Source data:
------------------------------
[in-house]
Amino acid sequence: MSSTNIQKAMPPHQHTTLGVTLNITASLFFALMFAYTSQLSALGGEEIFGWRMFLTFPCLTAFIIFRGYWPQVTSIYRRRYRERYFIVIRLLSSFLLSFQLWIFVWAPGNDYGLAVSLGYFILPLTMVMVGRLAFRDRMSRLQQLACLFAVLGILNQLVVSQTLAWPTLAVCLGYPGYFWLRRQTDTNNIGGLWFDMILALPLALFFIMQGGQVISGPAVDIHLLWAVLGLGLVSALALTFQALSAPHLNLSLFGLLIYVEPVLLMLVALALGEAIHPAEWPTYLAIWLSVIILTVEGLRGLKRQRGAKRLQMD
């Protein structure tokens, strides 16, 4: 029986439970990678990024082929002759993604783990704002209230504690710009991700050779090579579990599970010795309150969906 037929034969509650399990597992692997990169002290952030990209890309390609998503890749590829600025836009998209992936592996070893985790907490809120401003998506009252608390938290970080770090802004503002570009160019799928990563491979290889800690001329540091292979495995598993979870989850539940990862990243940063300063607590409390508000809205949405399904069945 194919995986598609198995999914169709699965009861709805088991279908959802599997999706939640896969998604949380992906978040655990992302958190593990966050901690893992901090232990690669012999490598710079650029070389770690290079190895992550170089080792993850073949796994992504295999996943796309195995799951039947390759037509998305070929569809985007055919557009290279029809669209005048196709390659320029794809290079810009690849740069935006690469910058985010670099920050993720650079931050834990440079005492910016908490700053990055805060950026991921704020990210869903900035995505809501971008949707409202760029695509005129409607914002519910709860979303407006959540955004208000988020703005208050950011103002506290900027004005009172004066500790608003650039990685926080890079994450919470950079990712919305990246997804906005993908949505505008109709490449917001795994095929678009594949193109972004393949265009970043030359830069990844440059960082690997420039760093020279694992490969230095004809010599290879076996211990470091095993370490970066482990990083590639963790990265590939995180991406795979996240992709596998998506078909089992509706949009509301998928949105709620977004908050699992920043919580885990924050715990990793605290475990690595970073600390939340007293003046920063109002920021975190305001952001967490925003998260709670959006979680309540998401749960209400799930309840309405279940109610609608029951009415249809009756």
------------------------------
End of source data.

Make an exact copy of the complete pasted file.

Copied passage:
[in-house]
Amino acid sequence: MSSTNIQKAMPPHQHTTLGVTLNITASLFFALMFAYTSQLSALGGEEIFGWRMFLTFPCLTAFIIFRGYWPQVTSIYRRRYRERYFIVIRLLSSFLLSFQLWIFVWAPGNDYGLAVSLGYFILPLTMVMVGRLAFRDRMSRLQQLACLFAVLGILNQLVVSQTLAWPTLAVCLGYPGYFWLRRQTDTNNIGGLWFDMILALPLALFFIMQGGQVISGPAVDIHLLWAVLGLGLVSALALTFQALSAPHLNLSLFGLLIYVEPVLLMLVALALGEAIHPAEWPTYLAIWLSVIILTVEGLRGLKRQRGAKRLQMD
């Protein structure tokens, strides 16, 4: 029986439970990678990024082929002759993604783990704002209230504690710009991700050779090579579990599970010795309150969906 037929034969509650399990597992692997990169002290952030990209890309390609998503890749590829600025836009998209992936592996070893985790907490809120401003998506009252608390938290970080770090802004503002570009160019799928990563491979290889800690001329540091292979495995598993979870989850539940990862990243940063300063607590409390508000809205949405399904069945 194919995986598609198995999914169709699965009861709805088991279908959802599997999706939640896969998604949380992906978040655990992302958190593990966050901690893992901090232990690669012999490598710079650029070389770690290079190895992550170089080792993850073949796994992504295999996943796309195995799951039947390759037509998305070929569809985007055919557009290279029809669209005048196709390659320029794809290079810009690849740069935006690469910058985010670099920050993720650079931050834990440079005492910016908490700053990055805060950026991921704020990210869903900035995505809501971008949707409202760029695509005129409607914002519910709860979303407006959540955004208000988020703005208050950011103002506290900027004005009172004066500790608003650039990685926080890079994450919470950079990712919305990246997804906005993908949505505008109709490449917001795994095929678009594949193109972004393949265009970043030359830069990844440059960082690997420039760093020279694992490969230095004809010599290879076996211990470091095993370490970066482990990083590639963790990265590939995180991406795979996240992709596998998506078909089992509706949009509301998928949105709620977004908050699992920043919580885990924050715990990793605290475990690595970073600390939340007293003046920063109002920021975190305001952001967490925003998260709670959006979680309540998401749960209400799930309840309405279940109610609608029951009415249809009756």